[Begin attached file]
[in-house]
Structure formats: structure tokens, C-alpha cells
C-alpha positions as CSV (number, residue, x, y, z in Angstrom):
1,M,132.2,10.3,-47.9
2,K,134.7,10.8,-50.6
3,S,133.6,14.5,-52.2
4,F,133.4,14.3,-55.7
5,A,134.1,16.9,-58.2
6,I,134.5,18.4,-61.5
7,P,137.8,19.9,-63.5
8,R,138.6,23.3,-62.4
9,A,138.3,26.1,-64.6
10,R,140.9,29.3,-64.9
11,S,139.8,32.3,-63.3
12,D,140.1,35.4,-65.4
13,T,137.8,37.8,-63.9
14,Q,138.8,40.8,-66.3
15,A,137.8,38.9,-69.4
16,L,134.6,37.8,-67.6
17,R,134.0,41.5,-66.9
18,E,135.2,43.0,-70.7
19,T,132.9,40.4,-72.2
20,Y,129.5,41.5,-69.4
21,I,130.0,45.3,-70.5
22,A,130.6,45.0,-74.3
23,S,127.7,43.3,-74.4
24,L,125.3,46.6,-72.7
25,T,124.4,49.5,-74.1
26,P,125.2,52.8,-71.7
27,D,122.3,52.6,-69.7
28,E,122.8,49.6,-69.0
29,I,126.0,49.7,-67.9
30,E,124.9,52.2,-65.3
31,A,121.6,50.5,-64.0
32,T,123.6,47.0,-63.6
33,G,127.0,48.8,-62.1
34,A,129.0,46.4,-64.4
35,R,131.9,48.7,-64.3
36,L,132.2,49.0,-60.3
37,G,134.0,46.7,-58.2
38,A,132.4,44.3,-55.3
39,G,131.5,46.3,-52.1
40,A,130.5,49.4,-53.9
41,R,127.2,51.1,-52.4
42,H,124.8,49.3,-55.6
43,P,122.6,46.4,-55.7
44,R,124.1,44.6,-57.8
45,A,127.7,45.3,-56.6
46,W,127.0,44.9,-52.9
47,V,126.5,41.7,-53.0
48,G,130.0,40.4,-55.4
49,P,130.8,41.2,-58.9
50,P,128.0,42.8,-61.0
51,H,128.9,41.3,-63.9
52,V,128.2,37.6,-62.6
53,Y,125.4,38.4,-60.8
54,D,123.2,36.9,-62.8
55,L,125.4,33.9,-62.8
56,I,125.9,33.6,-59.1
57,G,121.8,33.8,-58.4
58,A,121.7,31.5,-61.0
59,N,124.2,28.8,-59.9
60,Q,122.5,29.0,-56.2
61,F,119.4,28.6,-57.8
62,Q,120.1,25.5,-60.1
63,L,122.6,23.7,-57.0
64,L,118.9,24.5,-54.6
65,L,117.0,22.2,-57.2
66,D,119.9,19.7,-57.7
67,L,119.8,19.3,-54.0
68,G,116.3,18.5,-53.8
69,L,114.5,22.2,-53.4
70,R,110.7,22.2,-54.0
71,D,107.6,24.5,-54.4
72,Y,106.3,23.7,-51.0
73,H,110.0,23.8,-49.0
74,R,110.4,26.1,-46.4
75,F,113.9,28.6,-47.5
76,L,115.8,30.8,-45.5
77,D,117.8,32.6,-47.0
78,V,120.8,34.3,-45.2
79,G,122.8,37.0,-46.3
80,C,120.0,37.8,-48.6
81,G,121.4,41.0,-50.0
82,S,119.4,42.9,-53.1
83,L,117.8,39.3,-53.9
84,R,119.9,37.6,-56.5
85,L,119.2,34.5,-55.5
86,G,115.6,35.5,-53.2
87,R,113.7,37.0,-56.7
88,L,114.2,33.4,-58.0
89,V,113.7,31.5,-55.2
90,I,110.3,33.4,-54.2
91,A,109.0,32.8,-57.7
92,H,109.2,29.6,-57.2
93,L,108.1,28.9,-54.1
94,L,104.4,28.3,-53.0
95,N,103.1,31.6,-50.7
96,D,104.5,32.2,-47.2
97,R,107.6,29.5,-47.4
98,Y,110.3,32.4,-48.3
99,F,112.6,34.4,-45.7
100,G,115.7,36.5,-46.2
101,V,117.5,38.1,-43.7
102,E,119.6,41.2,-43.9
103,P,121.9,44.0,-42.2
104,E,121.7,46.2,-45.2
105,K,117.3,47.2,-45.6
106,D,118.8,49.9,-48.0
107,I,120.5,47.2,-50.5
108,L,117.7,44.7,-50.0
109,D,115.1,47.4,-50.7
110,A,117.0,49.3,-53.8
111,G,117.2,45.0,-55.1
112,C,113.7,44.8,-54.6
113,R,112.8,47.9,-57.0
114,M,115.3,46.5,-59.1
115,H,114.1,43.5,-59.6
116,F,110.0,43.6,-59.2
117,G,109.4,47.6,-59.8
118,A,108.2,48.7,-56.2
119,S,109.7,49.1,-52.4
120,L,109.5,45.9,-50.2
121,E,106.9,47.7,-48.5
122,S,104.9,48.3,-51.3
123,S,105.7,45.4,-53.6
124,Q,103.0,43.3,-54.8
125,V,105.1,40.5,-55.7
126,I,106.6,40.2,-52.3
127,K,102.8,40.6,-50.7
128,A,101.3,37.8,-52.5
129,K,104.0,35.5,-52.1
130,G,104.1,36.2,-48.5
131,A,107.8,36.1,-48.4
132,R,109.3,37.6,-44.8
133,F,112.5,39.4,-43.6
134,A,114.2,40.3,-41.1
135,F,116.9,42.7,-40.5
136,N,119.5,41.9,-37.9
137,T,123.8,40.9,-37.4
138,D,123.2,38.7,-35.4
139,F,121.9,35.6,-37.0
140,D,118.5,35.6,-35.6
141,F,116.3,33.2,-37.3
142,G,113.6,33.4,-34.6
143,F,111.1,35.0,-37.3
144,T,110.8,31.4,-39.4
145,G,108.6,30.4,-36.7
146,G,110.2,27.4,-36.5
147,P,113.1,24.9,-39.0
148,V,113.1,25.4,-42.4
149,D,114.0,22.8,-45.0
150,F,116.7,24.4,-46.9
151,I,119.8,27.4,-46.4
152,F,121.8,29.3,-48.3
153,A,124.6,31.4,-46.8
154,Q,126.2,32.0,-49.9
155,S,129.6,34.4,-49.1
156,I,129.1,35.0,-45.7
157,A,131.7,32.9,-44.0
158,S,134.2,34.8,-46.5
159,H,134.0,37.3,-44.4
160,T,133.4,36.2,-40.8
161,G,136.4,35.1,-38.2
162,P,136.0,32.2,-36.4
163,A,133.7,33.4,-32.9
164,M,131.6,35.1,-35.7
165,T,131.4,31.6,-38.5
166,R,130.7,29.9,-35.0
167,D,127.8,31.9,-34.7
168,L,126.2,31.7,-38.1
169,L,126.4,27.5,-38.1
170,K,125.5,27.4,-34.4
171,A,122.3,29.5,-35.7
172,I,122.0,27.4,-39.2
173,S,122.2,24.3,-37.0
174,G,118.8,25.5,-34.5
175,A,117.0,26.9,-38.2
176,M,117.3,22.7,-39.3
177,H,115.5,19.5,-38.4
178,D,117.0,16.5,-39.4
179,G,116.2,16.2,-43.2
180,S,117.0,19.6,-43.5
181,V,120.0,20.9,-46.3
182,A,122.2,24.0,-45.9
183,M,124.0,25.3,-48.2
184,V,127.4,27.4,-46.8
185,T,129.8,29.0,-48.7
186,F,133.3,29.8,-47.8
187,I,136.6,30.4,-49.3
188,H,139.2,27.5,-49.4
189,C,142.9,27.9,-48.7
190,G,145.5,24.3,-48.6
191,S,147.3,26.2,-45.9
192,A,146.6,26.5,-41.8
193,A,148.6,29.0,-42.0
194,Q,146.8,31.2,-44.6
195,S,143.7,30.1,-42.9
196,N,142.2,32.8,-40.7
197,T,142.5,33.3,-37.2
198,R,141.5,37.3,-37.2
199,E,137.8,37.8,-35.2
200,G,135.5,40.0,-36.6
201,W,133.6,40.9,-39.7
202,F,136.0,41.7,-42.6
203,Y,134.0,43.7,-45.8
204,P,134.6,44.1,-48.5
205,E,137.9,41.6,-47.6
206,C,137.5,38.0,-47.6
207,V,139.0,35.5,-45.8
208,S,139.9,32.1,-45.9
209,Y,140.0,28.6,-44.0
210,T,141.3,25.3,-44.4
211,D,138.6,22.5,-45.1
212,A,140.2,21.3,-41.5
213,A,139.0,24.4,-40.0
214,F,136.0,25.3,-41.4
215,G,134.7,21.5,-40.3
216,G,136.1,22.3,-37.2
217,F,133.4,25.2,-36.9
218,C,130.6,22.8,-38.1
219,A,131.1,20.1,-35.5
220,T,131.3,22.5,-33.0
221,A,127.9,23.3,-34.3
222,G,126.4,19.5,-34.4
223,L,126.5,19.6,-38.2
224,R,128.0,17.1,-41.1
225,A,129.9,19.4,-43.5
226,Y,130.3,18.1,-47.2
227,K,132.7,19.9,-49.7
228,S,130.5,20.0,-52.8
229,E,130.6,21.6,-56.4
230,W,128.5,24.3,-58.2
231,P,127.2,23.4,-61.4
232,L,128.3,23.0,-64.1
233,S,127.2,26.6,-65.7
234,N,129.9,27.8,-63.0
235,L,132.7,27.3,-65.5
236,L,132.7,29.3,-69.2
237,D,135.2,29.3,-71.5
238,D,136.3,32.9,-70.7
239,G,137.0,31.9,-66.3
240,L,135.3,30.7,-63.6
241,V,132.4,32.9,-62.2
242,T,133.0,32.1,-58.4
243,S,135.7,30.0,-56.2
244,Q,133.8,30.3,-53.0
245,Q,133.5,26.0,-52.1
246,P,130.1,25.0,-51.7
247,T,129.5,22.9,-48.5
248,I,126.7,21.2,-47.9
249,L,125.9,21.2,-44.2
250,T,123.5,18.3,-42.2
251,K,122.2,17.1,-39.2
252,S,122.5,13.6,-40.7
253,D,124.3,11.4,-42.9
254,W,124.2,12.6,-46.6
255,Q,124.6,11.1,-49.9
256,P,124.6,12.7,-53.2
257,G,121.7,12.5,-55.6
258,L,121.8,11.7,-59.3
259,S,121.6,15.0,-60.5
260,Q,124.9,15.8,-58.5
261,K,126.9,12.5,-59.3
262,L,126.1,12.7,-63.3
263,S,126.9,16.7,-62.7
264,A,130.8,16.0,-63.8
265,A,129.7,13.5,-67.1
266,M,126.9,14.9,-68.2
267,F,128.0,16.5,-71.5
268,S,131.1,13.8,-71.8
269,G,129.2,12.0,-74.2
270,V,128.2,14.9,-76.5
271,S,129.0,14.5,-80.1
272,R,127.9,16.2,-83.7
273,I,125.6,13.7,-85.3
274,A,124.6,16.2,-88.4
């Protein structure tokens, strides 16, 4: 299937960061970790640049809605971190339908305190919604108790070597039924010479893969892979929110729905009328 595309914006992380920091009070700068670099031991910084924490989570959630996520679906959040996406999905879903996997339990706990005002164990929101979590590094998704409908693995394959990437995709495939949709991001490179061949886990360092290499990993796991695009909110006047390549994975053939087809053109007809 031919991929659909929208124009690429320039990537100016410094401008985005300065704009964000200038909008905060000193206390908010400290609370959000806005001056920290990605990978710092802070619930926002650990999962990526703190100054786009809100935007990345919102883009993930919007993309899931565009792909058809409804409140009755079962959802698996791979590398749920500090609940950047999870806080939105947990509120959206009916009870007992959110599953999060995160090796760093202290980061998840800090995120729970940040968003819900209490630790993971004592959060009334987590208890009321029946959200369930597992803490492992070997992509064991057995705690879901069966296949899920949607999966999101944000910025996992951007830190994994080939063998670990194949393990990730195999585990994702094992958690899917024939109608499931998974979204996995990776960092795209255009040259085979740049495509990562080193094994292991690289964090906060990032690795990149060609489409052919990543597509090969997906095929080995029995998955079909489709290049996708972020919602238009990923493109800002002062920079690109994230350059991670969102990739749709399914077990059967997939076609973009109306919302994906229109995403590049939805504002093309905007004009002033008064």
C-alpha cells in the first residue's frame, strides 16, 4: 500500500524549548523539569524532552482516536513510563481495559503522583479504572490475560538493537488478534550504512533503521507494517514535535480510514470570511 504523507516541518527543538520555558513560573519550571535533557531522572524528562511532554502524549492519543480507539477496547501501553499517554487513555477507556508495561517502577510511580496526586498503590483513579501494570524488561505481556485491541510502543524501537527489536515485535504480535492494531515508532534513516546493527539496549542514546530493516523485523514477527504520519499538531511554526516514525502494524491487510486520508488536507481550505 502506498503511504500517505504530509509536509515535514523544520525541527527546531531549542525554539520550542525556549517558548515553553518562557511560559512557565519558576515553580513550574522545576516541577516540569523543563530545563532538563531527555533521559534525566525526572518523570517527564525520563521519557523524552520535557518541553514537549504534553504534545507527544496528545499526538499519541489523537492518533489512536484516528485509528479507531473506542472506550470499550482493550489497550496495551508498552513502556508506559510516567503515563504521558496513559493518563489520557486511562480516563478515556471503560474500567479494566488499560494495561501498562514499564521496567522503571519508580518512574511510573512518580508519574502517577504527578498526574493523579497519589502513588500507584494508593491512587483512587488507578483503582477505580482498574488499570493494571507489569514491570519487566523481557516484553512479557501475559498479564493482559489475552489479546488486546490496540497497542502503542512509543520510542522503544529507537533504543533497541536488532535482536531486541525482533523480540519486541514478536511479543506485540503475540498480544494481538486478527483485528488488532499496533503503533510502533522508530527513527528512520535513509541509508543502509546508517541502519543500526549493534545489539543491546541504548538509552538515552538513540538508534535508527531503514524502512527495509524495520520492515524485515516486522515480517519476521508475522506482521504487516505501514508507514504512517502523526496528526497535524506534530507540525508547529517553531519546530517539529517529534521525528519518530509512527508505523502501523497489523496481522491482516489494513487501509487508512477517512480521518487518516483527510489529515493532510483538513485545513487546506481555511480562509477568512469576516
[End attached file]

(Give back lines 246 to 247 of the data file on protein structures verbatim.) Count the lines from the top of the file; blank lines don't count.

243,S,135.7,30.0,-56.2
244,Q,133.8,30.3,-53.0